When asked, Marci laughed and replied, “I’ve actually sat on panels where a formal debate was set up between those on the side that think that we should just abandon the use of the word ‘engagement,’ because there are so many different definitions, and those on the side saying we should hold on to it.” He quickly took the side of having a very specific definition: “attention to something that emotionally impacts you.”
Marci gave a simple example. “If I take a glass of water and take a sip of it and put it down, I think we all agree I have to pay attention to it at some level, but am I engaged with it? Probably not,” he explained. “If I spill that glass of water on me in front of my new friends and in front of a group of people I never met before…I’m going to have a big spike in my emotional response…. Now I’m engaged in that moment, in a fundamentally different way. Which one do you think I’m going to remember two weeks from now?”
So how can companies and organizations get that level of emotional engagement from their viewers, readers, customers, employees, and even, yes, connected devices, considering the unprecedented amount of data available today?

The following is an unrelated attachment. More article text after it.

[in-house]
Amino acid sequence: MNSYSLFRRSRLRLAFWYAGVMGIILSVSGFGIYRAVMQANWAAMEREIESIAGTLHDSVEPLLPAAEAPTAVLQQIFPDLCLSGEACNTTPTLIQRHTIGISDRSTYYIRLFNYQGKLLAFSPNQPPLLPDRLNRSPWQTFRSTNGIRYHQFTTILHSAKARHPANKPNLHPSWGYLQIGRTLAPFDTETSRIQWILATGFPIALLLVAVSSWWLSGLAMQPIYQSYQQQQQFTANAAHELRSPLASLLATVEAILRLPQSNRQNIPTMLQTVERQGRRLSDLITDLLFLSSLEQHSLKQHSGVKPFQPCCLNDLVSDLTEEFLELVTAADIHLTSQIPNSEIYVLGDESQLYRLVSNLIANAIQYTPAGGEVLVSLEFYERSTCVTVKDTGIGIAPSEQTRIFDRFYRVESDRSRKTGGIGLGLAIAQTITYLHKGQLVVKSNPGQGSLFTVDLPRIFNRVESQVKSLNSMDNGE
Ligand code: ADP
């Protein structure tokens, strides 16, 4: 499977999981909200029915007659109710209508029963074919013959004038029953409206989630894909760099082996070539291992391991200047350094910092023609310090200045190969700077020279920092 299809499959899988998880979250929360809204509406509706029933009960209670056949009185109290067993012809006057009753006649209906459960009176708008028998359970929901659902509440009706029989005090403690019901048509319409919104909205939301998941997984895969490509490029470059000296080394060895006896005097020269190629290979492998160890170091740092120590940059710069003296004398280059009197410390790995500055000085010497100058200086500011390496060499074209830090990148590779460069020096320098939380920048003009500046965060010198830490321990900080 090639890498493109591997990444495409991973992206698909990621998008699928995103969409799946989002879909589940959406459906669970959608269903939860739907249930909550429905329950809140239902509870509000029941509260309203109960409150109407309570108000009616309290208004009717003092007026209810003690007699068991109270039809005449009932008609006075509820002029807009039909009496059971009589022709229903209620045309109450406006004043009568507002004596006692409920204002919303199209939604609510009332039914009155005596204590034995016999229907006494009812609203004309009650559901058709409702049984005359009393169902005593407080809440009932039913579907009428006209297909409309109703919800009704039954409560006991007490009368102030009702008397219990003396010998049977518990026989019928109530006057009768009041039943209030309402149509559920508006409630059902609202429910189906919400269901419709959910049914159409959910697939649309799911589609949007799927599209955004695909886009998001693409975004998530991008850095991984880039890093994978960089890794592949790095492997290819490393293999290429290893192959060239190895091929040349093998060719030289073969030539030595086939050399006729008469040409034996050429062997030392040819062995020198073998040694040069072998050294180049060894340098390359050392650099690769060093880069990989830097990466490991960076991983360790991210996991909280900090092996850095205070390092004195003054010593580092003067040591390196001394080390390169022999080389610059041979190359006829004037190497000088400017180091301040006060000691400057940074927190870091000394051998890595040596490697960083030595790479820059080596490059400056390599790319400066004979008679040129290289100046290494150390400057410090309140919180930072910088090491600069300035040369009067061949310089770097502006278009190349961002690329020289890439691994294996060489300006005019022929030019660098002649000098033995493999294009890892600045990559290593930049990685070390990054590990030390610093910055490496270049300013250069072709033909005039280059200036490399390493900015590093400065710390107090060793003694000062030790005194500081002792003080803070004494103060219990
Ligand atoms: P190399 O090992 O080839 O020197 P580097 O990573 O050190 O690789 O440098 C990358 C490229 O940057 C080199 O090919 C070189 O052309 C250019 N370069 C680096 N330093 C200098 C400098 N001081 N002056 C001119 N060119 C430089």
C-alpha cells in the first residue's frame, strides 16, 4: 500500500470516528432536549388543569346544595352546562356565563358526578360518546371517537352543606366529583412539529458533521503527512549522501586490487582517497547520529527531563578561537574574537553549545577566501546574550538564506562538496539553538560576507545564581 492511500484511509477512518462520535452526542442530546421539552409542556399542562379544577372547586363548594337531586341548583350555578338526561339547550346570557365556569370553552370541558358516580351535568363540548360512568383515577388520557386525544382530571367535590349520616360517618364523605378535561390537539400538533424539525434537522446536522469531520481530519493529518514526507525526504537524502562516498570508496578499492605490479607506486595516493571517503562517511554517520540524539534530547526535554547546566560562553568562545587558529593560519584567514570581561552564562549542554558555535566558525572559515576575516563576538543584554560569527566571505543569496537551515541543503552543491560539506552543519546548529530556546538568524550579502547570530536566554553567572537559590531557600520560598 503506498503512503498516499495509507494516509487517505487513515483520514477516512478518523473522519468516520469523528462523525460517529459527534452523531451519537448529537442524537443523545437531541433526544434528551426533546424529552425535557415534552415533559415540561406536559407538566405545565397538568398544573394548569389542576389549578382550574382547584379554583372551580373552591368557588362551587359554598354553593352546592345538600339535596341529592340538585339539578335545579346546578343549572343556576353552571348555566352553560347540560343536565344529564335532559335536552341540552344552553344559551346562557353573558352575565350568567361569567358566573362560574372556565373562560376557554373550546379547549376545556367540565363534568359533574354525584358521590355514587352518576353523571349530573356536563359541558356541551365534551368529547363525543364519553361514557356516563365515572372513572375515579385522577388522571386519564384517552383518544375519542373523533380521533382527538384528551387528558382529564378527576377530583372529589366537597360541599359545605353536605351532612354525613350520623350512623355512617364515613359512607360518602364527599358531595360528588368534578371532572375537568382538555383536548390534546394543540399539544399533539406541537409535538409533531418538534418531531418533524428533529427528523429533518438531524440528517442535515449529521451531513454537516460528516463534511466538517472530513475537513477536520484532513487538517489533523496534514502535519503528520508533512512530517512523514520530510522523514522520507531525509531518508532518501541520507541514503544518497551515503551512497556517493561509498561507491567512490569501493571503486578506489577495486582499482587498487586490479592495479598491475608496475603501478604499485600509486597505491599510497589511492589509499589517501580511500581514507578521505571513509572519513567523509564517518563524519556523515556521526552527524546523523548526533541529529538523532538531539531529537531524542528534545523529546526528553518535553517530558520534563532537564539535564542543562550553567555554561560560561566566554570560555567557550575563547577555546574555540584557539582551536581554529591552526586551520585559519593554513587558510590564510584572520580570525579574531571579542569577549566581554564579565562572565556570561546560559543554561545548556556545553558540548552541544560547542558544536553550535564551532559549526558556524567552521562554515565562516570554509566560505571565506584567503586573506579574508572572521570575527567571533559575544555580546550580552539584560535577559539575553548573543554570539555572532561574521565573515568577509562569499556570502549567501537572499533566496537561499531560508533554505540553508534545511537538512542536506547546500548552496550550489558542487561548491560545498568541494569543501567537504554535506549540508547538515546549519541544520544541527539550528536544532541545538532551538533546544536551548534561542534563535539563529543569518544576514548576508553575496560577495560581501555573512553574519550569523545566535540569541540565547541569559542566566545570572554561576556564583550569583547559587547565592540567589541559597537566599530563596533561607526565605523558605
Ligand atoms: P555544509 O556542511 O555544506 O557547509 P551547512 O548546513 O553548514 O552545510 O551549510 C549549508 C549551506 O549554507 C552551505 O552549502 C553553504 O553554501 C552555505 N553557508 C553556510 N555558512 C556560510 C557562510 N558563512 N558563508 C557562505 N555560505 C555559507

Here are four radical ways to turn data insights into deeper engagement, provided by our panel:
1. Viewer Engagement: Using Neural Science Data to Understand Human Emotion
So what was a Harvard psychiatrist like Marci doing sitting in a digital marketing platform talking about neural science?
Marci uses a complex platform called Sensus to monitor people’s facial expressions, eye movement, and several other data inputs while they watch media to determine “what emotion they are expressing, and how deeply they’re expressing it…without asking them a single question,” he said. The device is drastically more effective and accurate than any focus group, and Marci said this is because the platform allows him to analyze nonconscious emotions that we cannot access with our conscious mind.
“Neuroscientists commonly say what we are consciously aware of may be less than 5%, 1%,” he said, “which means that most of our communications in the last decades and millennia have only been talking to one part of the brain.”
Marci founded Innerscope Research with partner Brian Levine while he was teaching courses at MIT. Levine was at the MIT Media Lab “building the first devices that could integrate multiple channels.”
“We are wired to connect with each other,” Marci said. “There are profound evolutionary reasons for that, and the same reasons we are wired to connect with one another, they’re not very discerning, so we also connect to objects.”
When they first started, they were afraid they would not find willing participants for the project, because people had to be placed in a bulky vest with wires and sensors. “It turns out that for about $50 people are willing to do just about anything, especially in a down economy!” Marci said.